US, Turkish leaders put best face on ties amid tensions

US President Donald J. Trump (R) extends his hand to President of Turkey Recep Tayyip Erdogan (L) in the Roosevelt Room at the White House. Washington, 16 May. [Michael Reynolds/EPA]

Turkish President Recep Tayyip Erdoğan told US President Donald Trump yesterday (16 May) his country would not accept Syrian Kurdish fighters in the region but stopped short of directly criticising a US decision to arm them.

At a White House meeting, Trump lauded Erdoğan as an important ally in the “fight against terrorism” and did not mention Erdoğan’s domestic crackdown after last year’s failed coup attempt.

“We’ve had a great relationship and we will make it even better,” Trump said in their joint appearance.

Erdoğan said his visit would “mark a historical turn of tide” and hailed “outstanding relations” between the nations.

It was an especially positive tone considering the tensions over Washington’s decision to arm the Syrian Kurdish YPG militia that Ankara regards as an extension of the outlawed Kurdistan Workers Party (PKK).

Turkey says will continue shelling Syrian Kurds

Turkey will continue to strike back at Kurdish fighters of the Democratic Union Party (PYD) in Syria, Prime Minister Ahmet Davutoğlu told German Chancellor Angela Merkel yesterday (14 February),

Fighting erupted among protesters outside the Turkish ambassador’s residence, resulting in multiple injuries and two arrests – one for aggravated assault and one for assault on a police officer, a city police spokesman said.

The spokesman, officer Hugh Carew, said the origin of the melee was still under investigation. A local NBC television affiliate reported Erdoğan was inside the building at the time.

The city fire department reported nine wounded were taken to a local hospital.

On 9 May, US officials on 9 May disclosed Trump’s approval of plans to supply the YPG as it advances toward the Islamic State stronghold of Raqqa in Syria.

Turkey has been a partner in the US-led coalition against Islamic State forces. The US alliance with Turkey has proven pivotal in the battle against Islamic State in Syria, providing the coalition with access to Turkey’s Incirlik air base to wage strikes against the militants.

Erdoğan had pledged to use the White House meeting to try to get Trump to change course on the YPG. Ankara regards the YPG as an extension of the PKK, which has fought an insurgency in south-eastern Turkey since 1984 and is considered a terrorist group by the United States, Turkey and Europe.

Biden mends fences with Turkey, at the expense of Kurdish forces in Syria

On a visit to Ankara, US Vice President Joe Biden sought yesterday (24 August) to ease tensions with Turkey which have been growing since the 15 July coup attempt.

“We support Turkey in the … fight against terror and terror groups like ISIS and the PKK, and ensure they have no safe quarter, the terror groups,” Trump said, using an acronym for Islamic State. “We also appreciate Turkey’s leadership in seeking an end to the horrific killing in Syria.”

The YPG, or People’s Protection Units, effectively serves as the military of the autonomous Kurdish-led regions that emerged in northern Syria with the retreat of state authority in 2011 that accompanied the outbreak of civil war.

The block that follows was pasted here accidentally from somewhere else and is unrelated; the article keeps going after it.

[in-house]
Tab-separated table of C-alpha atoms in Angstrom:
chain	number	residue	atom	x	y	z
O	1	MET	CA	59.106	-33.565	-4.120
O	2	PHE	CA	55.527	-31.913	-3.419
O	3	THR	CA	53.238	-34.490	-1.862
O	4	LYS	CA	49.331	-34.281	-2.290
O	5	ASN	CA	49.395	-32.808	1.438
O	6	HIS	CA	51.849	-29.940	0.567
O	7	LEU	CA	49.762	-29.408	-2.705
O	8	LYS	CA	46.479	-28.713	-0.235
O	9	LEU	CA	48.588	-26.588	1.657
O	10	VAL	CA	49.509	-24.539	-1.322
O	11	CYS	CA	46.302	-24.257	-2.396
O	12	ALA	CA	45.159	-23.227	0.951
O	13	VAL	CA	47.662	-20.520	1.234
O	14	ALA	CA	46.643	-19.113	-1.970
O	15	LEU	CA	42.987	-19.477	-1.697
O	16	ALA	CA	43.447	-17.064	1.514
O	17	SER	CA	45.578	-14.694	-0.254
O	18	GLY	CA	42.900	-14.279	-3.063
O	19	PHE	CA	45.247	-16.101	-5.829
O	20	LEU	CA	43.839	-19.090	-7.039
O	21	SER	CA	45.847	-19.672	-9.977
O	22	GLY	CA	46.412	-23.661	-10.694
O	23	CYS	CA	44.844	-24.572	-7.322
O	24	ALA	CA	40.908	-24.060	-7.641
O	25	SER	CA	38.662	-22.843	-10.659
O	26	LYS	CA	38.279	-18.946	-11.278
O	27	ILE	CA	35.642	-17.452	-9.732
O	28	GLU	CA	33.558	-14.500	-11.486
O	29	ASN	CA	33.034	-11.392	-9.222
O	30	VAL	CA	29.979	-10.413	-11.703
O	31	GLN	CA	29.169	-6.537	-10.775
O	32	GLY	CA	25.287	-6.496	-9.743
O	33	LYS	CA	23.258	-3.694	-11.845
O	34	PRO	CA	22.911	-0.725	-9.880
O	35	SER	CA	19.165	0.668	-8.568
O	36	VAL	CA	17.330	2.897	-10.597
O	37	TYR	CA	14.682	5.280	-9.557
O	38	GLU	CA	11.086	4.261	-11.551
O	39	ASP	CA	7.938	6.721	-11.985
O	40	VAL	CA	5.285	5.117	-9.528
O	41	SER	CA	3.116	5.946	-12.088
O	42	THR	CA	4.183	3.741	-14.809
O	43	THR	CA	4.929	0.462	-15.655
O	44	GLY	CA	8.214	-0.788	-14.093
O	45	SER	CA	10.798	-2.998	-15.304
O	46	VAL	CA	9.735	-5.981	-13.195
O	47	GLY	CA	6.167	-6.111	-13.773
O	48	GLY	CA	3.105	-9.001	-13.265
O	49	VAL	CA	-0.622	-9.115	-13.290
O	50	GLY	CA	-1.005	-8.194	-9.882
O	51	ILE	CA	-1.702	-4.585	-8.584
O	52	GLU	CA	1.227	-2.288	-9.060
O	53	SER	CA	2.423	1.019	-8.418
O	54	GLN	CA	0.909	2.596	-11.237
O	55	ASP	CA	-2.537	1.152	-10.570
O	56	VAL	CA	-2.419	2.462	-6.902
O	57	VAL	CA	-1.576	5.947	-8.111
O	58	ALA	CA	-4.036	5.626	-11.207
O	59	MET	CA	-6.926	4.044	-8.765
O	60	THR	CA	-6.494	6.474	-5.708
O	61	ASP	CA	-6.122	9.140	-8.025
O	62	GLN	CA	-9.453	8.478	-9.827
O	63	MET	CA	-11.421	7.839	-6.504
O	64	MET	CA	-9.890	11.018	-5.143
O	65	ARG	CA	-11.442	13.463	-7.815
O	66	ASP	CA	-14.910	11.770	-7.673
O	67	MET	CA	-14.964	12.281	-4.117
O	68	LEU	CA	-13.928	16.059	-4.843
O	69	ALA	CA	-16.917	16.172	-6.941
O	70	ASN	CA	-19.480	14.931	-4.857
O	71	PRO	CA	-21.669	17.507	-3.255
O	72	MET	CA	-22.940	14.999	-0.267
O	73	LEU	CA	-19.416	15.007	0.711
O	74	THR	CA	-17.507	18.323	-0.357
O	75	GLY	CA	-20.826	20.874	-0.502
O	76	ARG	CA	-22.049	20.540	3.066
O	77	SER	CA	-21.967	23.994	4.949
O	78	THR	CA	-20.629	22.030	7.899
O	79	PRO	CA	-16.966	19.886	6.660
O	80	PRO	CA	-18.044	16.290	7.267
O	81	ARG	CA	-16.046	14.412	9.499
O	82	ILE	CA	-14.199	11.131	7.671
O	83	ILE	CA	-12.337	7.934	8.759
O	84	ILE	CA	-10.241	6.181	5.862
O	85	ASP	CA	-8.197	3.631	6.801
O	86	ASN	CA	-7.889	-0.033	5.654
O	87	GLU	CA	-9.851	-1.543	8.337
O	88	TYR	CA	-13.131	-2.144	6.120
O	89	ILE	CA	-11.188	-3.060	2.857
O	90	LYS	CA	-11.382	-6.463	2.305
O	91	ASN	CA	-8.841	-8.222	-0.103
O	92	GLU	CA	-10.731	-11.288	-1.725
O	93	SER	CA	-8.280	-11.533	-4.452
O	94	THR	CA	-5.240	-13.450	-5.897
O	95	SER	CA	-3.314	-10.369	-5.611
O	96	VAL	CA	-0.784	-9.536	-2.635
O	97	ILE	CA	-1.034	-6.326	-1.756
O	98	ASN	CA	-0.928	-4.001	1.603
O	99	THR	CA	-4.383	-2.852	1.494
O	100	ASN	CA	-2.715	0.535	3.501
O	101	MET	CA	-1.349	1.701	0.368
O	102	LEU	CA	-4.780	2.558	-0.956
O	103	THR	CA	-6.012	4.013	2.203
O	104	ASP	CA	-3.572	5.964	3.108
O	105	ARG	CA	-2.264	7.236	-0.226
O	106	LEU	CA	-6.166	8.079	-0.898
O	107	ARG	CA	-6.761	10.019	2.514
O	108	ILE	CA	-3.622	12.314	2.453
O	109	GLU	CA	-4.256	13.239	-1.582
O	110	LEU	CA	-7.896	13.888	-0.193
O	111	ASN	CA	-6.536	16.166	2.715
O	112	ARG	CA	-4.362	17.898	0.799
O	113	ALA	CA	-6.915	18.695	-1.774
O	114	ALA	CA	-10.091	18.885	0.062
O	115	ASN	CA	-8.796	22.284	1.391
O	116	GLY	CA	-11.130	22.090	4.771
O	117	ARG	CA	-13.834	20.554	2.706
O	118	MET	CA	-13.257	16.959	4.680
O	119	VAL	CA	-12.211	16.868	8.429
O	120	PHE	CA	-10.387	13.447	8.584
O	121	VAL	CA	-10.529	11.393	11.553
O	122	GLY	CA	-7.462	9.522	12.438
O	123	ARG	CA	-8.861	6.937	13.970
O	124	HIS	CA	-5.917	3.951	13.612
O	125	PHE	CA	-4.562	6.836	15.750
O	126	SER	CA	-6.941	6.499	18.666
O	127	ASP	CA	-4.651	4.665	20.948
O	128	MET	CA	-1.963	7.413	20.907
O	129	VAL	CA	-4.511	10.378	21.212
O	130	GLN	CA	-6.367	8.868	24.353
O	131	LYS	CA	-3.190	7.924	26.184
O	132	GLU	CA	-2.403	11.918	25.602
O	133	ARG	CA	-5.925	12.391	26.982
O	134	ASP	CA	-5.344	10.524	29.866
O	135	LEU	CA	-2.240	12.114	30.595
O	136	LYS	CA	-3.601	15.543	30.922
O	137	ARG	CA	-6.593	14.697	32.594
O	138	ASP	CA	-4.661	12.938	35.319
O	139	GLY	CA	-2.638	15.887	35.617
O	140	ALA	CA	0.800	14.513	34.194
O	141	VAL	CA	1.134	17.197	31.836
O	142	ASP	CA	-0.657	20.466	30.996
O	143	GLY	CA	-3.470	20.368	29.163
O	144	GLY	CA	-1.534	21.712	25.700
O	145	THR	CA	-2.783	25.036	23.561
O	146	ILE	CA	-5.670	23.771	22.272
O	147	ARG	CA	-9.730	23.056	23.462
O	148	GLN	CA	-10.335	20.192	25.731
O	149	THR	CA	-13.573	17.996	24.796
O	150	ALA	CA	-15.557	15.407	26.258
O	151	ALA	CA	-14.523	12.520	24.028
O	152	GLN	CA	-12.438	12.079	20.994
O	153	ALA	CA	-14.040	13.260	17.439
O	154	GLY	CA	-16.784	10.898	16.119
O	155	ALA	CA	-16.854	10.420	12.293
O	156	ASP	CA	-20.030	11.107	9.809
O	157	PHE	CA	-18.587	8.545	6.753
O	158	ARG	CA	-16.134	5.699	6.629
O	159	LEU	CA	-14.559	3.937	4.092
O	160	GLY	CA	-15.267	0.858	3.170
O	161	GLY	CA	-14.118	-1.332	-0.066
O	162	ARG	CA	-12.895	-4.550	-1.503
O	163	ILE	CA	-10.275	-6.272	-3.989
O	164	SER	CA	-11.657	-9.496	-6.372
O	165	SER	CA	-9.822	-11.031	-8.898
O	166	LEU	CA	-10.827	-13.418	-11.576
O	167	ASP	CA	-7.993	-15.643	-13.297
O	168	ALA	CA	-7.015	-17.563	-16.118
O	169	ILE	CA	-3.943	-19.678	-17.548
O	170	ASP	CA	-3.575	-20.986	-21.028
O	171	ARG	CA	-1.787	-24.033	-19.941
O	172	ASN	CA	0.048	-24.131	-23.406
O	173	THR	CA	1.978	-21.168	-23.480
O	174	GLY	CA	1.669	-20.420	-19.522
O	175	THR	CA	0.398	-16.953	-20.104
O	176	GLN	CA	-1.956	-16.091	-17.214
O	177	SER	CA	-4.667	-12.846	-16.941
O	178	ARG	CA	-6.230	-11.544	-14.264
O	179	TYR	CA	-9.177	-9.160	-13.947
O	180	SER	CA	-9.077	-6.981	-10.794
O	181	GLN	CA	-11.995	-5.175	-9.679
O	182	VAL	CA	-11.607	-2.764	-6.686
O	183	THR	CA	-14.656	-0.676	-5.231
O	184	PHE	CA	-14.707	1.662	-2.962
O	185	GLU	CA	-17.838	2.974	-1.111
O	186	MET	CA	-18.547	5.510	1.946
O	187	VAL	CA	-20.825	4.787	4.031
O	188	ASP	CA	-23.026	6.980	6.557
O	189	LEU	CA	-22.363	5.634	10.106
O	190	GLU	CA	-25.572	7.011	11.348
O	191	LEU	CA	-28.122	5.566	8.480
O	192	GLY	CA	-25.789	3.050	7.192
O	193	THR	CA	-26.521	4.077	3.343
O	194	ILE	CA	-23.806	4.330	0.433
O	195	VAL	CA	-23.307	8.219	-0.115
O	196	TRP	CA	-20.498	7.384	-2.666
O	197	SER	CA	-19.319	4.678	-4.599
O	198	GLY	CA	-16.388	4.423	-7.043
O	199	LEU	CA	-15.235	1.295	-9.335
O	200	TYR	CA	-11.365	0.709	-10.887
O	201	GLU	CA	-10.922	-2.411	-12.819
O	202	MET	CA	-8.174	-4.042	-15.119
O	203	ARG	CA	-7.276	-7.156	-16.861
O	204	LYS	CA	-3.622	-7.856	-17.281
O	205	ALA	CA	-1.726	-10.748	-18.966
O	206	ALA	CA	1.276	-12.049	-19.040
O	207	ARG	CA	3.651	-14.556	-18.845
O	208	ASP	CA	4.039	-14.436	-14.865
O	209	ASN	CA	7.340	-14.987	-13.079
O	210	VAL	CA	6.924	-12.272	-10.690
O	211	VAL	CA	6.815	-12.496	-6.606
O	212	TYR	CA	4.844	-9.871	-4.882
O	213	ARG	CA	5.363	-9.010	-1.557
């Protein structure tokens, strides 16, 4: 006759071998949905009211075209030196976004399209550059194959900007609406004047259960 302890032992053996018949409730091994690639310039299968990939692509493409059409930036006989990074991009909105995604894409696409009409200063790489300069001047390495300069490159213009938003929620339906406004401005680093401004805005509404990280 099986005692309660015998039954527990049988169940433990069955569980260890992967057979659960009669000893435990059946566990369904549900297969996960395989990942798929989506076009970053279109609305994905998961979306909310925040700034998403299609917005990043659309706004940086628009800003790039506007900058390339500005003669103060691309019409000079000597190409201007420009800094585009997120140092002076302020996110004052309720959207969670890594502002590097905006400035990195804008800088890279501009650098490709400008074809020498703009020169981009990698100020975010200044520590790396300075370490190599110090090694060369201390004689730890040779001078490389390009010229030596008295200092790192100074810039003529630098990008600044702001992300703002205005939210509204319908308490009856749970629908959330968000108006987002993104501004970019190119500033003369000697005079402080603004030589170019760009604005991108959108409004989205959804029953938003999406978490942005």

The United States sees the YPG as distinct from the PKK and as a valuable partner in the fight against Islamic State.

The administration of Trump’s predecessor, Barack Obama, had criticised Erdoğan’s crackdown on the Turkish press and academia after the failed coup in July 2016. Tens of thousands of Turkish citizens have since been detained and some Erdoğan supporters sought to blame the United States for the coup attempt.

Turkey's pro-Kurdish opposition appeals to European court over detentions

Turkey’s main pro-Kurdish opposition party said yesterday (20 February) it had appealed to the European Court of Human Rights over what it said was the unlawful imprisonment of its two leaders on terrorism-related charges.

On Tuesday, Trump made no mention of Erdoğan’s record on dissent and free speech.

Erdoğan’s visit was further complicated by Turkey’s calls for the United States to extradite Turkish cleric Fethullah Gülen, who has lived in self-imposed exile in Pennsylvania. Erdoğan blames Gülen supporters for the attempted coup. Gülen has denied involvement.

Turkish deputy PM: Emergency rule extended to purge Gülenists

Turkey’s parliament voted overnight to extend emergency rule by three months in a move which the government said was needed to sustain a purge of supporters of the US-based Muslim cleric accused of directing July’s coup, state media said on Wednesday (4 January).

Erdoğan’s spokesman, Ibrahim Kalin, said in a statement the two leaders discussed “possible steps against FETO,” referring to what Ankara calls the “Gülenist Terror Organisation”, a term it uses to describe Gülen’s network. Kalin did not specify exactly what steps they discussed.

After Germany, UK clears Gulenists of ‘coup’ accusations

On Saturday (25 March) the House of Commons Foreign Affairs Committee issued a report on the UK’s relations with Turkey, in which the Erdoğan government’s claim that Gülenists masterminded the 15 July coup attempt is refuted.

Turkey also has raised concerns about a US criminal case against Reza Zarrab, a dual Turkish-Iranian national, arrested last year and charged with helping Iran process millions of dollar in transactions that violated US sanctions against Tehran.

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